Similarly, in Presidential reference case (1999), the 9-judge bench of SC held that the CJI would consult collegiums of four senior-most judges of the SC and it has been made clear that if two judges give adverse opinion, then CJI would not be competent to send the same recommendation to the President. It means the CJI does not act in person but with the consultation of four senior-most judges. In doing so, the SC succeeded to curb government’s monopoly in appointing the judges and made the “Consultation process” more democratic and transparent. In case of appointment of judges in High Courts, the chief justice of the concerned court along with the five-member collegiums of SC play pivotal role in recommending the names of judges.

Then, the disgruntled [Narendra Modi-led] government rushed to enforce the National Judicial Appointment Commission Act (NJAC), 2014 to ensure a say of the incumbent government in entire appointment and transfer the judges of higher judiciary. This attempt was in contrast to long stayed Collegiums system which is in place since 1993. After sensing that the provisions of NJAC Act has potential to welcome political intervention in one way or some other, the SC (in 2015) held the entire Act as unconstitutional.

Robust self-accountability of the Indian judiciary helped it to sabotage outward intervention.

This way, the robust self-accountability of the Indian judiciary helped it to sabotage outward intervention.  In United States (US), the constitution empowers the Supreme Court to consider only the matters relating to question of law or matters in want of Constitutional interpretation. However, judicial review is regarded as the potent weapon in the hands of judiciary to establish the supremacy of the constitution.

Understandingly, judicial review is the procedure established in Britain where the courts have been conferred power to supervise the exercise of public power. In the US, the SC can set aside any order (of the court) or action (of the administrative authority) that intends to contravene with the ‘due process’ clause of the constitution [Griffin v Illinois, 1956 US SC].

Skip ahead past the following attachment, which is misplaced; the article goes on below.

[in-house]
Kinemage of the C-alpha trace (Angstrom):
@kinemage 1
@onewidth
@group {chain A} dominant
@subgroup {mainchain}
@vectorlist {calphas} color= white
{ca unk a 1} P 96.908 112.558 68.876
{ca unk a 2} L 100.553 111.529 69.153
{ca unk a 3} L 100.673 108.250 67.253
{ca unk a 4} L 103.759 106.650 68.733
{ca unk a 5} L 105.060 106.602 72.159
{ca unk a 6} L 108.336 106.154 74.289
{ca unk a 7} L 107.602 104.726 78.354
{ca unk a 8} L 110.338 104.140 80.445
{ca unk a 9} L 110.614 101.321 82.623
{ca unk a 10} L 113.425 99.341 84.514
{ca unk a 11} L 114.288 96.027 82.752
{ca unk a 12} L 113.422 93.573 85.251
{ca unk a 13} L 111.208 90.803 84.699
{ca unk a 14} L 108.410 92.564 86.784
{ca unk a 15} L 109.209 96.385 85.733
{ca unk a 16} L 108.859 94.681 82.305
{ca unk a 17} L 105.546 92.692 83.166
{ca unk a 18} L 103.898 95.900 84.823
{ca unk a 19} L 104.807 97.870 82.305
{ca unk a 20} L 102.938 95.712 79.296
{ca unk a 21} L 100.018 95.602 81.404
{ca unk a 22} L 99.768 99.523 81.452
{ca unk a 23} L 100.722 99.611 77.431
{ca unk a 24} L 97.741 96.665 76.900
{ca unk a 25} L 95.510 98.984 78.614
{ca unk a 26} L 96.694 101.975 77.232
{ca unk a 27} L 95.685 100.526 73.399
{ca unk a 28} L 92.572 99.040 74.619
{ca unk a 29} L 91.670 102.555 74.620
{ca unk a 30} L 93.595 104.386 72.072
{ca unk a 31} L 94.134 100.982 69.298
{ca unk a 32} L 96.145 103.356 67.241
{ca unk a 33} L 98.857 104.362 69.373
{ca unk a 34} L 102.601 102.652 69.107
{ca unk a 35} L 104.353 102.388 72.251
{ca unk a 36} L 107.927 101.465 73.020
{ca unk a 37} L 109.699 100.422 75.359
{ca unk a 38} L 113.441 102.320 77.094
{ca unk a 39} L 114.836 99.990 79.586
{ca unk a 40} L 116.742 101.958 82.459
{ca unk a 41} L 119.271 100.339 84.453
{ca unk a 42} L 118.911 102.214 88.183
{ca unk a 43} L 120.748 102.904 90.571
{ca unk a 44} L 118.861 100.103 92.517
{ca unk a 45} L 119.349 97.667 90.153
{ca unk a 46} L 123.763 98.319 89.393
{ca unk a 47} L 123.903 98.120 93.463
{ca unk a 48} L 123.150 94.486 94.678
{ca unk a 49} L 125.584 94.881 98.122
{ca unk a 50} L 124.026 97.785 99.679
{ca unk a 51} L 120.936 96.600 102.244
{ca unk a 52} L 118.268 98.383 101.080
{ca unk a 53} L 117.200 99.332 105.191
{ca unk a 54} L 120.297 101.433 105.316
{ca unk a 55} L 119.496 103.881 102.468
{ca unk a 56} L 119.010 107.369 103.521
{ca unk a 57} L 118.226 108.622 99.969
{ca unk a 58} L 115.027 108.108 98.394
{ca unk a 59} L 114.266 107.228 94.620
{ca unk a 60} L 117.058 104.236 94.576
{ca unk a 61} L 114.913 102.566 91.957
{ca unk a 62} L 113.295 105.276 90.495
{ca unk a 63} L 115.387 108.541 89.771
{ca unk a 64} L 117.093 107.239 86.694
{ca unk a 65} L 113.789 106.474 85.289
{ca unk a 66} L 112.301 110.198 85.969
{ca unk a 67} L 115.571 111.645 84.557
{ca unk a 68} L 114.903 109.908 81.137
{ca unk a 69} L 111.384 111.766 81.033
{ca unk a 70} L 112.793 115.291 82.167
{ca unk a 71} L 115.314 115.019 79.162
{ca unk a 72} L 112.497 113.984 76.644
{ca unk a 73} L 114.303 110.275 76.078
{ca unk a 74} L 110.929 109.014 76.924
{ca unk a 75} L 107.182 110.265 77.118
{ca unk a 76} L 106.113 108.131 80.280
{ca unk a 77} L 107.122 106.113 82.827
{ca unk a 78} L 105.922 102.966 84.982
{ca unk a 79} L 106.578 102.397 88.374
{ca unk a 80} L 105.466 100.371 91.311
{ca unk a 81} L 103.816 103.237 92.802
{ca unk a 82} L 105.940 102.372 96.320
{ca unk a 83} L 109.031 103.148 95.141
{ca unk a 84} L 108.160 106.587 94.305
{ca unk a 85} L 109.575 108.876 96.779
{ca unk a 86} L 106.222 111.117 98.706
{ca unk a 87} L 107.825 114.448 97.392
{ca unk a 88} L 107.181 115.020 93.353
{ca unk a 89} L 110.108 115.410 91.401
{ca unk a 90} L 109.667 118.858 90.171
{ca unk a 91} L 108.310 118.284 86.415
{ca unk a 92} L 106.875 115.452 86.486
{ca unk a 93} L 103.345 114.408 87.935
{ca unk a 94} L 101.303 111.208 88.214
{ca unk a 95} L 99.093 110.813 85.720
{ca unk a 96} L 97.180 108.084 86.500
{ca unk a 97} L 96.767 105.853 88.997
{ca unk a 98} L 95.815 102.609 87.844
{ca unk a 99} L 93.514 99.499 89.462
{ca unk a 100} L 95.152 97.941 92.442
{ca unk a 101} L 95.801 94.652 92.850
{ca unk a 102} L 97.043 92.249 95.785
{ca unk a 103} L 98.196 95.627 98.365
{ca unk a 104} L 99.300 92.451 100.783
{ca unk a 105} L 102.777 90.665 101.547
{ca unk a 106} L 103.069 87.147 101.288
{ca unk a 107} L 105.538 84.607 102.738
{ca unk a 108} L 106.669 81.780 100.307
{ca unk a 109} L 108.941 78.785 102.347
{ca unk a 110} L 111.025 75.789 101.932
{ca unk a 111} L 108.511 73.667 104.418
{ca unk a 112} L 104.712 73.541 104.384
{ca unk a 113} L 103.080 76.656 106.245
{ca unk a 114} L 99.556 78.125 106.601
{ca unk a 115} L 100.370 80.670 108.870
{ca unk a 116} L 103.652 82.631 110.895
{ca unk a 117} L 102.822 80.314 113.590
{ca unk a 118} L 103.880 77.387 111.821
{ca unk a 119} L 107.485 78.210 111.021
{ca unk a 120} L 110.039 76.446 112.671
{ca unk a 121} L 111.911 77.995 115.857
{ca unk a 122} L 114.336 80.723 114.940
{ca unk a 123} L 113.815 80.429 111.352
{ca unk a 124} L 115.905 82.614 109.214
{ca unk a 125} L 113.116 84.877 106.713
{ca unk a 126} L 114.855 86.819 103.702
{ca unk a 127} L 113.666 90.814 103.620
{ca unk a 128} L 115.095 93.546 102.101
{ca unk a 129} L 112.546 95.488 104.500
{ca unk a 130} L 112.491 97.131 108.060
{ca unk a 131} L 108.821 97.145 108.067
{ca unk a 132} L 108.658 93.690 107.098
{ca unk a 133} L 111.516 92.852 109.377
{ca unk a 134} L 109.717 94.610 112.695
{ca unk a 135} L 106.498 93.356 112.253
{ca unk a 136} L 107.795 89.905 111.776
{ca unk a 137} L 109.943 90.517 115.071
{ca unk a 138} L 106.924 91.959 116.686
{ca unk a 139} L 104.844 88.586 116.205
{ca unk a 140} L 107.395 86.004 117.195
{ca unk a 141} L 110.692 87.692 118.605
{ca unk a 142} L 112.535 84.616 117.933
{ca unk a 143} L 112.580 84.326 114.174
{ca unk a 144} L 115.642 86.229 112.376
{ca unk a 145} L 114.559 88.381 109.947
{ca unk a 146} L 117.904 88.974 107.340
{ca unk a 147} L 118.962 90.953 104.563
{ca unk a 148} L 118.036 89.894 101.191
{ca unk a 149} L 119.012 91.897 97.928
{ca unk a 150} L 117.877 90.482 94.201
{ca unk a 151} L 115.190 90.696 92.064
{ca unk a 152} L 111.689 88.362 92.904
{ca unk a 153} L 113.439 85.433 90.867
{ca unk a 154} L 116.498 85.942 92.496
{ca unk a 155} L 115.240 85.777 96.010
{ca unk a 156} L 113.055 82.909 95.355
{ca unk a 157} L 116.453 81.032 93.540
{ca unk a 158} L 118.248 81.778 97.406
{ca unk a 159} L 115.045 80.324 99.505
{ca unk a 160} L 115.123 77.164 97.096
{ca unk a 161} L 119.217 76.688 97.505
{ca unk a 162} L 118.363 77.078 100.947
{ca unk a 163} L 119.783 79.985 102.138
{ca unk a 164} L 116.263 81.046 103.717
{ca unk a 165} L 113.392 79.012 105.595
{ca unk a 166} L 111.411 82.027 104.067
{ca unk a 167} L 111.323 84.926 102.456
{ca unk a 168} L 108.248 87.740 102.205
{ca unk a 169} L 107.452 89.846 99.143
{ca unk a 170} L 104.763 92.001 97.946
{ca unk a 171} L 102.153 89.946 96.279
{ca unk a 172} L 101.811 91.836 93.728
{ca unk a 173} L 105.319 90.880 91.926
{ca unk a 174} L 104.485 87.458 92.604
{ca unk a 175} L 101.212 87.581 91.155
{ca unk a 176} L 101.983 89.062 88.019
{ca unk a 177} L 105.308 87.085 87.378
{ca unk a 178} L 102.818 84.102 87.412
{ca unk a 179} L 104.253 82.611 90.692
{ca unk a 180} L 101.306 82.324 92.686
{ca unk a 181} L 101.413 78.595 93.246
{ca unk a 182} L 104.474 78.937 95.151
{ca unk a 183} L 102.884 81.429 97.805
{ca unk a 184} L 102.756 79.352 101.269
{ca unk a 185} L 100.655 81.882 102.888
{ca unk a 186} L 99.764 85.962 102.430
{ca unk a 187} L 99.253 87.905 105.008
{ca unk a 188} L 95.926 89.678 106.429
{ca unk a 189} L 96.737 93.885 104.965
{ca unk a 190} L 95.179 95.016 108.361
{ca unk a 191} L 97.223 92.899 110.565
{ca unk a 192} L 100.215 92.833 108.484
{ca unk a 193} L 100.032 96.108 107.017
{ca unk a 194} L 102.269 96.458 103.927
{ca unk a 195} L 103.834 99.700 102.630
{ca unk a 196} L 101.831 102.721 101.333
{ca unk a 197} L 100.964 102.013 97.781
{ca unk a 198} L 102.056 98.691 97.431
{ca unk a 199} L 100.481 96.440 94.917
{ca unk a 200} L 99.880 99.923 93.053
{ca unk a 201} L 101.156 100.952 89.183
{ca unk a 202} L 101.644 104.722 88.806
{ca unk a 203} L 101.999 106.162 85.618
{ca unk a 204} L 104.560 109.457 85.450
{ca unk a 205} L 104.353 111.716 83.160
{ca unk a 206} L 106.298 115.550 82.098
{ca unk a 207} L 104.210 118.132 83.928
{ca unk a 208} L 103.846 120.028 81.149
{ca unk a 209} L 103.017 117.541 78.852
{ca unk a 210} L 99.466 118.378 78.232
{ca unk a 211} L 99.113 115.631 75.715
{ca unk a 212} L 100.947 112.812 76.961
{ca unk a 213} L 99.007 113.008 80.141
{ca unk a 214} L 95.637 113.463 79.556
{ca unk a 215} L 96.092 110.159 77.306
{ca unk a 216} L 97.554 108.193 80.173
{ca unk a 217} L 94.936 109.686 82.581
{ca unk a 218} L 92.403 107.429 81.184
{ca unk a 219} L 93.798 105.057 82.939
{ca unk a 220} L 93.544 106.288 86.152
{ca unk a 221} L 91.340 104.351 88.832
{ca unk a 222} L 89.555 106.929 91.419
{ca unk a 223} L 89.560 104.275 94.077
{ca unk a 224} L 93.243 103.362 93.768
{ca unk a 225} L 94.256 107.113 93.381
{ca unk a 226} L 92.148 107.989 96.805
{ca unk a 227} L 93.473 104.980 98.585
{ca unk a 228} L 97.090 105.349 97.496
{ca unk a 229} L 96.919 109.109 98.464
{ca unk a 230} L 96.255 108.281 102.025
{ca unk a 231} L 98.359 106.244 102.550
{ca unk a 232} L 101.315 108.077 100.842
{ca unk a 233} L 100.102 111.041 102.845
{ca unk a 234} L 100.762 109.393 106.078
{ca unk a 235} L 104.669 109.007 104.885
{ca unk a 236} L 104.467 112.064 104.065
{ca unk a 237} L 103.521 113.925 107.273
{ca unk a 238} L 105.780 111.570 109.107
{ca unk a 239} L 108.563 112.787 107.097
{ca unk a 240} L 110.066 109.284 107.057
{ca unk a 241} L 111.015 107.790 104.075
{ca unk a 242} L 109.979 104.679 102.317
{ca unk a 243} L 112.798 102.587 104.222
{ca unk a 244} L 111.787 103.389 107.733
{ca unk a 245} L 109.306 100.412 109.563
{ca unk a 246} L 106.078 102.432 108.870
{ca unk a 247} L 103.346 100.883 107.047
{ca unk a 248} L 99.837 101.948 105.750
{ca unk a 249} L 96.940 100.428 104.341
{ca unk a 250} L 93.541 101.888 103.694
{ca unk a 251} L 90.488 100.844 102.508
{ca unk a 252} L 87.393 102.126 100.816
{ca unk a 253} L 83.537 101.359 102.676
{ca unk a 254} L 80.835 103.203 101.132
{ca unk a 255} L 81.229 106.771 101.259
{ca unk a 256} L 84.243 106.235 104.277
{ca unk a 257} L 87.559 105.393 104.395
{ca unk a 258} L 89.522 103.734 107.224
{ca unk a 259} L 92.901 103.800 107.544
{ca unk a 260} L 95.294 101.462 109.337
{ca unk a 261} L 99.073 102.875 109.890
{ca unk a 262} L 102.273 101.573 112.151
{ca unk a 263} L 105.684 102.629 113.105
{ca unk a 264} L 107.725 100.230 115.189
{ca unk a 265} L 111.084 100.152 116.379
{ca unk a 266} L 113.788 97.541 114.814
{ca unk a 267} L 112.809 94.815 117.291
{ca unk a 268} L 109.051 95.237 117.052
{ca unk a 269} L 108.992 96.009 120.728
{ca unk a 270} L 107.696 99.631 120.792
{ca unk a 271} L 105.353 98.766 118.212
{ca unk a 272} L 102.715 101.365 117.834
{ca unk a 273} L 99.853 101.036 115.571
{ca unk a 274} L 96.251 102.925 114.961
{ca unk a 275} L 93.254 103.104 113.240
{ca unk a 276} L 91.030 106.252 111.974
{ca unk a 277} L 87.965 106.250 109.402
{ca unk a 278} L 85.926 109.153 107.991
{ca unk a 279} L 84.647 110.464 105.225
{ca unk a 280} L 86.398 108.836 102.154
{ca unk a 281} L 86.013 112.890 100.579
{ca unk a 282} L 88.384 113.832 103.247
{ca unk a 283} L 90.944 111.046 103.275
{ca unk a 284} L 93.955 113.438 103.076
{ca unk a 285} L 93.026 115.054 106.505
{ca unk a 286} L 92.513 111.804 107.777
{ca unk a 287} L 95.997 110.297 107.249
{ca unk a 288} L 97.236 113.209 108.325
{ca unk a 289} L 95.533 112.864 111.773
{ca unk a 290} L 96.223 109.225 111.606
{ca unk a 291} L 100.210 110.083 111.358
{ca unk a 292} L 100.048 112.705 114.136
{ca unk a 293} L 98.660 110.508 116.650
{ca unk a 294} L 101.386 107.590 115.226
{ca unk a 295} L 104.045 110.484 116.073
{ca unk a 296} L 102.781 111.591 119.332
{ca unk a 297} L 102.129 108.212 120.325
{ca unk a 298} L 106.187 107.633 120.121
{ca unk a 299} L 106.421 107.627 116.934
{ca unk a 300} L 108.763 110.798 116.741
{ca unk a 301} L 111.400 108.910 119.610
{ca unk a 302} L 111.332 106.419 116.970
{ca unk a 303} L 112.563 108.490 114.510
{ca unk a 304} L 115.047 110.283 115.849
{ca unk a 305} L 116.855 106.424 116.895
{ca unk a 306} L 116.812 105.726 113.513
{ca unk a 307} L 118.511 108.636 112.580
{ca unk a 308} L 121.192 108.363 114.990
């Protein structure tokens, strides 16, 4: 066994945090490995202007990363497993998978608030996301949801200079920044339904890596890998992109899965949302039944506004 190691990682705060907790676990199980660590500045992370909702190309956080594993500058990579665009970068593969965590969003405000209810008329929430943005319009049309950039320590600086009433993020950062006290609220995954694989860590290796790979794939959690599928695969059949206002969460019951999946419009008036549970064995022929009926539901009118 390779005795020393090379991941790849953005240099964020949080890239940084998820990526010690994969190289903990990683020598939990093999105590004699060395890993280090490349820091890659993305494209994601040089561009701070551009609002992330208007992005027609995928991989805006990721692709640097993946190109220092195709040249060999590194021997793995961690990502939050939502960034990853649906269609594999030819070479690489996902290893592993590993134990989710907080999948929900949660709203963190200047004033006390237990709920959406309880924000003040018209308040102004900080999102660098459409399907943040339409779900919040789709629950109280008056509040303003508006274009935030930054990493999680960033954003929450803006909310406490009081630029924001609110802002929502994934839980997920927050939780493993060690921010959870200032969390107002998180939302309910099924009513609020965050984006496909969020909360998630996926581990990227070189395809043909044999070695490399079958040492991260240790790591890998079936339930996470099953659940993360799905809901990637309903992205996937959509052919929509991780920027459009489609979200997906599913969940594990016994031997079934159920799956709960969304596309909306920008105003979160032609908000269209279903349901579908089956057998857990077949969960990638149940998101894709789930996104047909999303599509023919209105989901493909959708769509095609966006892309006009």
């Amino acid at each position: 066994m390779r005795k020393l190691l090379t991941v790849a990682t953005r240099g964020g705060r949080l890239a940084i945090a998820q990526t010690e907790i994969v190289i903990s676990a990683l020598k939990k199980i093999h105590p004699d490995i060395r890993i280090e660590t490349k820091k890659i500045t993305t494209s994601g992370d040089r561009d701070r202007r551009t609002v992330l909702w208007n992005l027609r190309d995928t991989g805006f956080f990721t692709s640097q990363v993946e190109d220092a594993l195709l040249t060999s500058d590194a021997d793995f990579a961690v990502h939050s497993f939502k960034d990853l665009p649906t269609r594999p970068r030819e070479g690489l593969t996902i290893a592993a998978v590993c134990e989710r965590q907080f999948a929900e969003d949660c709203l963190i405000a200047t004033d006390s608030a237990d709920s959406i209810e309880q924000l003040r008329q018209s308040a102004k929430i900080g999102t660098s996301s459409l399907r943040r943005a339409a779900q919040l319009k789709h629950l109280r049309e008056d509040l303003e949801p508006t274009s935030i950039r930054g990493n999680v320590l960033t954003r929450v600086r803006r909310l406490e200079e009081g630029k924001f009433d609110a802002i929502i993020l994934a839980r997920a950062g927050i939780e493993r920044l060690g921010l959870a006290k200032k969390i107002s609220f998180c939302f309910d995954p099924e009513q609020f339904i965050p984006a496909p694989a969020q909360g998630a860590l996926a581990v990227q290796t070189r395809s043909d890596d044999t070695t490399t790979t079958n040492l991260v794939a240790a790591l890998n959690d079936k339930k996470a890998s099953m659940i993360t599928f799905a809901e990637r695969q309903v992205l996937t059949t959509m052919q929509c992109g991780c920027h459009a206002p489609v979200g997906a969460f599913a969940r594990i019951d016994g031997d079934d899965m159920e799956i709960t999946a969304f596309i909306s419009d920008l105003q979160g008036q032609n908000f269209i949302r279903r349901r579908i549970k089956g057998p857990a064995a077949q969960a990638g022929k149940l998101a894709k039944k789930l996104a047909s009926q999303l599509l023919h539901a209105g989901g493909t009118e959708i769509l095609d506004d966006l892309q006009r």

In India, judicial review is regarded as the basic structure of the constitution, held the SC in the landmark case of L Chandra Kumar v Union of India (1997).


Unambiguously, an independent judiciary facilitates the rule of constitution. It means the supremacy of constitution can only be maintained when the judicial department is given an inherent duty to decide what the law is. While authoring the judgment in the world famous case of Marbury v. Madison (1803), Chief Justice Marshall observed that the ‘Constitution of US is supreme law of land’ and it’s the task of judiciary to declare what the law is. In the similar vein, Article 1 of the Constitution of Nepal envisages that all the laws inconsistent to 2015 Constitution shall, to the extent of such inconsistency, be void. This provision clarifies—in one way or some other—that the Constitution is supreme in Nepal like US and India but unlike England where parliament is supreme.

Over and above this, there must be continuing efforts to assure the nation that a truly independent judiciary can exist in a democracy which could not be sabotaged at any pretext.

In a bid to canvass constitutionalism, the judicial independency is a must. Justice HR Khanna himself in his autobiography Neither Rose, nor Thorns mentioned that if there are three prime requisites for the rule of law, they are: strong bar, independent judiciary and enlightened public opinion. Justice Khanna further argued that there can be no greater indication of decay in the rule of law than a docile bar, a subservient judiciary, and a society with a choked or coarsened conscience. The learned justice was right in saying that enlightened public opinion, not unfair criticism, is a pillar of rule of law.

The constitutional scheme aims to secure an independent judiciary which is the bulwark of democracy. Above all this, the important thing is that in a democracy, to solve the problem of backlog of cases pending in courts, the solution is to expand the horizon of judicial system in multiple ways in order to adjust pace with the needs and aspirations of society.  Unfair criticism against the verdict would neither foster healthy adjudication process, nor will it garner justice. Yet, the judiciary, in itself, is competent enough to stand against odds and emerge as a vibrant distributor of justice.

The author holds an LLM (Constitutional Law) and is a Judicial Officer with Birgunj High Court.

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Published 28 July 2020